A new League of California Cities pension reform plan proposes a “detailed legal review” of whether pensions promised current workers can be reduced, a cost-cutting move widely believed to be prohibited by court rulings.
A look at the legality of reducing pensions that current workers earn in the future, while protecting pension amounts already earned through years of service, is similar to a recommendation from the watchdog Little Hoover Commission in February.
“Pension sustainability cannot be fully achieved without addressing the benefits of both current and future employees,” said the League of California Cities plan issued late last month and distributed at a pension workshop here last week.
As pension costs soar, particularly in local government where most spending is on personnel, savings from clearly legal changes (mainly higher pension contributions from workers and lower pensions for new hires) are said to fall short.
“What I’m hearing is that there is no good solution,” Healdsburg Mayor Tom Chambers said last week at a pension workshop after being briefed on current cost-cutting options by officials from the league of cities and CalPERS.
“Rates are going to continue to go up to a point where for every person working for the city you are paying for another one that’s not,” said the mayor of the city with 11,000 residents on the Russian River in the Sonoma County wine country.
“What suffers then is the level of services, and that’s what’s really disconcerting,” said the mayor. “I don’t know how you go forward with that.”
Bigger savings for government employers could come from reducing pensions that current workers earn in the future. It’s a cost-cutting option for the dwindling number of private-sector employers that offer pensions.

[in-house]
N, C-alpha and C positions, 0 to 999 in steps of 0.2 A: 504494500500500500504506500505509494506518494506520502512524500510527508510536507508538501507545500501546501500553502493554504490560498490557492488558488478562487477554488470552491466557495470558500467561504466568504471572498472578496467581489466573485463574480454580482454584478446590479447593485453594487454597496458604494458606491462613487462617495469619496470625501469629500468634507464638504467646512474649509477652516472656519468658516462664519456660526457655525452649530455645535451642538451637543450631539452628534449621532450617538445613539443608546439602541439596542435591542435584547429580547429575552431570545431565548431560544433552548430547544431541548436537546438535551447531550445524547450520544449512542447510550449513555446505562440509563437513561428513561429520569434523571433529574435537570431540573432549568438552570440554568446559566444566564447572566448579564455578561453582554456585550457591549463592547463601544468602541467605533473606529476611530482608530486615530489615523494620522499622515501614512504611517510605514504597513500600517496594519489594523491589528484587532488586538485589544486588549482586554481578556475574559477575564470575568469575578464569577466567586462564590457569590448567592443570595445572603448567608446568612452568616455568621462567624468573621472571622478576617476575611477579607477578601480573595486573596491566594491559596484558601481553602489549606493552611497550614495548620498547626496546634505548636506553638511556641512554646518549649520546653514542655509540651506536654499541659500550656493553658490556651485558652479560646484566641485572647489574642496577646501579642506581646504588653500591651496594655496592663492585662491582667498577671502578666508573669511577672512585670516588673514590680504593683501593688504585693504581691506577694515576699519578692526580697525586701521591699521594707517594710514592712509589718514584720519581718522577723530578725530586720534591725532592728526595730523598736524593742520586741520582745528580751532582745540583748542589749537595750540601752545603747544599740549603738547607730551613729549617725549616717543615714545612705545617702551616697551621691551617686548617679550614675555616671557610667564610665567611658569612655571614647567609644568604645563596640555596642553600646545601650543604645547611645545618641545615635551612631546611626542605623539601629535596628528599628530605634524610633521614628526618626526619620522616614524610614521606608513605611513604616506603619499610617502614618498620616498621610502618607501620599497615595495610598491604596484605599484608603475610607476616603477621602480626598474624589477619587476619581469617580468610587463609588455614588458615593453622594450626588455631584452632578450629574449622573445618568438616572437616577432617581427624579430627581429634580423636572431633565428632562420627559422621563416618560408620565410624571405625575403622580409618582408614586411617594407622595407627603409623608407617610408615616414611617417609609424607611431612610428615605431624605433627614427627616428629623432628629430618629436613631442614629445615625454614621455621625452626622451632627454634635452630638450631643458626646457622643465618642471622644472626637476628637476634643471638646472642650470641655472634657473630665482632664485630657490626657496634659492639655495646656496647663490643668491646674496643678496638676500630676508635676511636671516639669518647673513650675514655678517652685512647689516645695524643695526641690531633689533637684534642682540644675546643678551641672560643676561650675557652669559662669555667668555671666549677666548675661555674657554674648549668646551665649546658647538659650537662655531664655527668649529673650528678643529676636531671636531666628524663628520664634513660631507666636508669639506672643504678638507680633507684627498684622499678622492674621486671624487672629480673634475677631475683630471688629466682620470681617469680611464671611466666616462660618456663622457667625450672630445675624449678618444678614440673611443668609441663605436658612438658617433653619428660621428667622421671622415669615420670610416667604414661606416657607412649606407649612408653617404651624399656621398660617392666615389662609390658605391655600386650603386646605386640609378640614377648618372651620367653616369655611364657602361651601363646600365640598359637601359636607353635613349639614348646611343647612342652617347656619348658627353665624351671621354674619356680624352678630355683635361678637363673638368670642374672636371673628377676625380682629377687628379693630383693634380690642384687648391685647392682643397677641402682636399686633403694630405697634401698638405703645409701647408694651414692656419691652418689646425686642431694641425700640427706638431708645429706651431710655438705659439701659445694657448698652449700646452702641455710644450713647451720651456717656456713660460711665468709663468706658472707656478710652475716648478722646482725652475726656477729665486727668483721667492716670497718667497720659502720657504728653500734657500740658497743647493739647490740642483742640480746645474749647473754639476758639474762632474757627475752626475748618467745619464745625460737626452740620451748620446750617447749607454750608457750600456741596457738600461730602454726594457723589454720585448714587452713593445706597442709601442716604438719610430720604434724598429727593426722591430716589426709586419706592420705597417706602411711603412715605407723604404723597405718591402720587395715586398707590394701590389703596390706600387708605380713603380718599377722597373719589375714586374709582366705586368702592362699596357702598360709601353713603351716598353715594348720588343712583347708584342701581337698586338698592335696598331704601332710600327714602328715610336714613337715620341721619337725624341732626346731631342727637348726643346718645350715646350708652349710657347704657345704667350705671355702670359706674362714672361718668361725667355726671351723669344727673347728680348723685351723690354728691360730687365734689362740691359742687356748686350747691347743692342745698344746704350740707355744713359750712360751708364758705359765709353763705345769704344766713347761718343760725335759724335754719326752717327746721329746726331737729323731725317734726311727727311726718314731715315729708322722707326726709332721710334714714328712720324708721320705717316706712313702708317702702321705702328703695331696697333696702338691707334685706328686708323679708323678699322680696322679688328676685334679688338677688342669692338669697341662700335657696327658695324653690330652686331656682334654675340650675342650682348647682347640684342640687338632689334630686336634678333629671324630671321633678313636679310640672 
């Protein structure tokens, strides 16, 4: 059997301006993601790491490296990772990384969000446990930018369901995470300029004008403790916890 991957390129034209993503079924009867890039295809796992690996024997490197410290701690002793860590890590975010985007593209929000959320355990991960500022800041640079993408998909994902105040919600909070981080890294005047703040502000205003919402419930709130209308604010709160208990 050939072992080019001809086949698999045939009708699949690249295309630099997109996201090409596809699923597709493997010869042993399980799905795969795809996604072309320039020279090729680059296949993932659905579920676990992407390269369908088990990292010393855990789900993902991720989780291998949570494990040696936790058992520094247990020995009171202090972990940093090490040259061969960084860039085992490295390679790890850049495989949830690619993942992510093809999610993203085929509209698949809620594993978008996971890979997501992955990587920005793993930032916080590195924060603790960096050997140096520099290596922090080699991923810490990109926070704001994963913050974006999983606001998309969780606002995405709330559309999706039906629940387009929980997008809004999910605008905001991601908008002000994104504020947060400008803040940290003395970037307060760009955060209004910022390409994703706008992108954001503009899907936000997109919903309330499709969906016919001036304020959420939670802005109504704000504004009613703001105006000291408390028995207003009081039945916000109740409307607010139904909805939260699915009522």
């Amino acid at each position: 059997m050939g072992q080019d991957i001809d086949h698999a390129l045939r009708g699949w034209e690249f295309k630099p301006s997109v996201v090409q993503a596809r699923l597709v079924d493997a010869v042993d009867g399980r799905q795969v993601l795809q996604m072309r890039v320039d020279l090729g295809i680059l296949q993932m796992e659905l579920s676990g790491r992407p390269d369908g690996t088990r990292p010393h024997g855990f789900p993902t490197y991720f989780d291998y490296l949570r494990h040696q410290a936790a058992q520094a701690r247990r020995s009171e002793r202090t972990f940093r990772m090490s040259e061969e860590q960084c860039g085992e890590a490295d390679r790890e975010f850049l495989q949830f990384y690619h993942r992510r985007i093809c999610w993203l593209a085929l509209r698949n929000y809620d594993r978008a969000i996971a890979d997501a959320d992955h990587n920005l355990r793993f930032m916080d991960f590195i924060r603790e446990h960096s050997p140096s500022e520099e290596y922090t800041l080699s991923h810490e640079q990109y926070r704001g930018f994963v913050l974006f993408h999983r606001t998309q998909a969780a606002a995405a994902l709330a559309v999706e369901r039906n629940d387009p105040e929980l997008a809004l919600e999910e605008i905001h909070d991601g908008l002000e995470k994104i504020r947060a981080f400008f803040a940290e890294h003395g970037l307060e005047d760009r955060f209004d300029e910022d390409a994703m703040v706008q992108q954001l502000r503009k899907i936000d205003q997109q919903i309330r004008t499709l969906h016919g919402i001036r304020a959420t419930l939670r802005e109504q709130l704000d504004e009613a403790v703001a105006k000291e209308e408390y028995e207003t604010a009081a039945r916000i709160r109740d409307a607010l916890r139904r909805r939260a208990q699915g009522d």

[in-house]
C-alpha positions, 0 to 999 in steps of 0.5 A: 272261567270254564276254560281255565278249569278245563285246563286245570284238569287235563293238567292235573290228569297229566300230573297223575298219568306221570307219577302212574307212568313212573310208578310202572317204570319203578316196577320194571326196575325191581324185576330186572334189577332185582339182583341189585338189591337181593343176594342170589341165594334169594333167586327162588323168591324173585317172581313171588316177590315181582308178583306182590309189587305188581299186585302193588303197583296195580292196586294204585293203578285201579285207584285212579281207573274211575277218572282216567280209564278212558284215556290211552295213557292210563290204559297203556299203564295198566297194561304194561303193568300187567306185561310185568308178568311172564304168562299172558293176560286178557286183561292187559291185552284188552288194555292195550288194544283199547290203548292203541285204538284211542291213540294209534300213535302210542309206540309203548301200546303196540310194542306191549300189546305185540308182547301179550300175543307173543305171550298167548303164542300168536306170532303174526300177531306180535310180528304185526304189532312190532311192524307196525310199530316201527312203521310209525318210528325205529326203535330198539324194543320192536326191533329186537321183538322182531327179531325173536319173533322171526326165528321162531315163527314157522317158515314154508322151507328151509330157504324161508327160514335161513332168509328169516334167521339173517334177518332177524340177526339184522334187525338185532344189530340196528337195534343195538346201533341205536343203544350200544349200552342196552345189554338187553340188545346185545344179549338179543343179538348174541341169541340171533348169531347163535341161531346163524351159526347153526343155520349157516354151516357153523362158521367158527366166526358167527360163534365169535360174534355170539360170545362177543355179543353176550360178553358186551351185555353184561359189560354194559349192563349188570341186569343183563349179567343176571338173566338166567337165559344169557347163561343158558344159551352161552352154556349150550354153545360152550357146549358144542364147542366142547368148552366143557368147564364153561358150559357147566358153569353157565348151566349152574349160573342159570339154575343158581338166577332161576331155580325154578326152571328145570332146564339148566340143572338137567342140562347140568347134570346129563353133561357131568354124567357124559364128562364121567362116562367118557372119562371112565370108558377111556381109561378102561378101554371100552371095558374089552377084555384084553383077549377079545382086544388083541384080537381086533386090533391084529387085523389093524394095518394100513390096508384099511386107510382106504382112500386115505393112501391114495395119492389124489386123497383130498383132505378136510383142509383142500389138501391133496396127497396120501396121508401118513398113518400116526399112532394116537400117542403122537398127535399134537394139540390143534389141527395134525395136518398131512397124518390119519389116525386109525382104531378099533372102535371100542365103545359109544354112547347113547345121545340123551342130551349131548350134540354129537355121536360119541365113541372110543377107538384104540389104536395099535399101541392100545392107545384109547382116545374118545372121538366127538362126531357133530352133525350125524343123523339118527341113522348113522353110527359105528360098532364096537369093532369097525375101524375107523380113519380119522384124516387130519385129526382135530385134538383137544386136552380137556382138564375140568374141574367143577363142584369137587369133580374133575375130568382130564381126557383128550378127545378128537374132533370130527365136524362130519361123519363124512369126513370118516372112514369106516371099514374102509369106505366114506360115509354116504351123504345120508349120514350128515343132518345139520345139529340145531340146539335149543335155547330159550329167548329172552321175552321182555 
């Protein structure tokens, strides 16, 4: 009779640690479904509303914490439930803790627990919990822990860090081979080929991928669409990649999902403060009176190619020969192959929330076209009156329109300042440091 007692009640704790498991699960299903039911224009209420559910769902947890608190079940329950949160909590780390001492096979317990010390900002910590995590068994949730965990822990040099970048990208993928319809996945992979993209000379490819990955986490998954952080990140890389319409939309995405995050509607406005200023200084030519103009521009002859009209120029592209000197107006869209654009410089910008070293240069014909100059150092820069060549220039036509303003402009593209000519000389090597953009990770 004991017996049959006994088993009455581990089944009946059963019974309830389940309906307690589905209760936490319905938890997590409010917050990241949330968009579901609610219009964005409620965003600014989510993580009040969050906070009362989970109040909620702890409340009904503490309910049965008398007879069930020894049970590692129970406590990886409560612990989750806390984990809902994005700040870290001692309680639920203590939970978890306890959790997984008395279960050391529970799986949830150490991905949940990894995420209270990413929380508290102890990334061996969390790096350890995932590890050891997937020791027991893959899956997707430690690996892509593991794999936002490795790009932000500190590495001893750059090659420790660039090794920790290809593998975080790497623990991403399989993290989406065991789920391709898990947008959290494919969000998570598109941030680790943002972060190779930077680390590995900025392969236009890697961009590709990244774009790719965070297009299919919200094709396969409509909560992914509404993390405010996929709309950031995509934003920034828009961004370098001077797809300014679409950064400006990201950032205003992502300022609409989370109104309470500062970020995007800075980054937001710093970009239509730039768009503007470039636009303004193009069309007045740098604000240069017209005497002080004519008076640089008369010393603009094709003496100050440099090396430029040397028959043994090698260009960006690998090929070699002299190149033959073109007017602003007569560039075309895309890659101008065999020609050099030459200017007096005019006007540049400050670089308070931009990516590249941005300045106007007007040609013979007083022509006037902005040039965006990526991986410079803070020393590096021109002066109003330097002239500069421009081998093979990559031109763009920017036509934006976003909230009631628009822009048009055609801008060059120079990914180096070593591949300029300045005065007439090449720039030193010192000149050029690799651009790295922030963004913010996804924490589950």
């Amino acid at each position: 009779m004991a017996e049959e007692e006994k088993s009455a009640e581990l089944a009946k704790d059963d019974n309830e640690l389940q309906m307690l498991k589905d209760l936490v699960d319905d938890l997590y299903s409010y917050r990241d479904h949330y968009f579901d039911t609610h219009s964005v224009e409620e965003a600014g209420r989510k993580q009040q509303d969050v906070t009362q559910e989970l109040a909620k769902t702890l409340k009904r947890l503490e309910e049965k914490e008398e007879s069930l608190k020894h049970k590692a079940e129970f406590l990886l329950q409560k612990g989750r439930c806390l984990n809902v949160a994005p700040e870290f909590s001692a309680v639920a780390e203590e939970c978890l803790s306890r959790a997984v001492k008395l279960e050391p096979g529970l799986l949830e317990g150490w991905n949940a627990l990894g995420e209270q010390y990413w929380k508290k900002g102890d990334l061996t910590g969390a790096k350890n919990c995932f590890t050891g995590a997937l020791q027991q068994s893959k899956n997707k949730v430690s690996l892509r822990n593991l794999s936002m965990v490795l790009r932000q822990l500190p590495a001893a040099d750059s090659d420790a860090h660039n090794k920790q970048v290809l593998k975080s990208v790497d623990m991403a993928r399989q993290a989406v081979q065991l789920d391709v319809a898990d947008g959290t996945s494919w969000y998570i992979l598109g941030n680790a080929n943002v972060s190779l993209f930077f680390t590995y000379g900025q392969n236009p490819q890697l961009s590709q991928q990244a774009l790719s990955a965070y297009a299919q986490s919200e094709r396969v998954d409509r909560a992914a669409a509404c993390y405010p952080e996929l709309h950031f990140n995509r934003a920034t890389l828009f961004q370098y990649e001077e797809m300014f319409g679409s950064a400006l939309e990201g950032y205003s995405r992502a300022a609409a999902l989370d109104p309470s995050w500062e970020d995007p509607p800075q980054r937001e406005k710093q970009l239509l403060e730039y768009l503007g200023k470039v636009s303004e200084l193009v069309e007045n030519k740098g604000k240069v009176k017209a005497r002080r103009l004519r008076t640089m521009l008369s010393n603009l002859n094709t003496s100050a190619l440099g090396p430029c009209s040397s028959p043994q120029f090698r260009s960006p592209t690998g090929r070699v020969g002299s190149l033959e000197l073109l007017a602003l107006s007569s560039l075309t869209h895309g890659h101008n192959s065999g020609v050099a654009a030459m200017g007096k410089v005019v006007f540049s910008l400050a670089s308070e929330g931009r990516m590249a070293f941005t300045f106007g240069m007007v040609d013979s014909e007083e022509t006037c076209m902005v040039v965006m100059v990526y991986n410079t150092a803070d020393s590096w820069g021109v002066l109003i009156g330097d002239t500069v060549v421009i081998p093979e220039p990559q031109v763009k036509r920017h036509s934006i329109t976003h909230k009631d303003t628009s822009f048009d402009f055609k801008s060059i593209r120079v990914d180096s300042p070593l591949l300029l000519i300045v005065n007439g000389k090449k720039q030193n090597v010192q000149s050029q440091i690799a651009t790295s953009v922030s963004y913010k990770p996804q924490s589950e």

But for state and local government employers, many but not all believe that a series of court rulings mean pensions promised workers are, from the date of hire, “vested rights” under contract law that can only be cut if offset by a benefit of equal value.
The go-slow league of cities plan begins with five things that can be done by bargaining with unions, moves on to 15 things needed from the state and concludes with a third step that looks at cutting current worker pensions and a possible ballot measure.
The league of cities, spending $3 million on each campaign, got voter approval of two ballot measures aimed at protecting local funds from state raids: Proposition 1A in 2004 received 84 percent of the vote, Proposition 22 last November received 61 percent.
The pension reform plan said the league should work with unions and the Legislature and the governor to restructure the California Public Employees Retirement System to protect the “fiscal integrity” of cities and retirees.
“This could include jointly sponsoring an initiative if legislative change is insufficient,” said the plan.
Among the proposals: Restructure the CalPERS board to include more independent public members, preferably with financial expertise, to represent taxpayers. The board is currently dominated by labor representatives.
A statement in the plan that “the benefits of both current and future employees” must be addressed is followed with this proposal:
“After a detailed legal review and to the extent permitted by federal and state law, a well-designed state constitutional amendment is needed for prospective retirement formula reductions and incremental retirement age increases for current employees to guarantee their already accrued earned benefits, while making the plan sustainable, affordable and market competitive on a going-forward basis. The amendment should also include a risk-managed PERS defined contribution plan for public agencies.”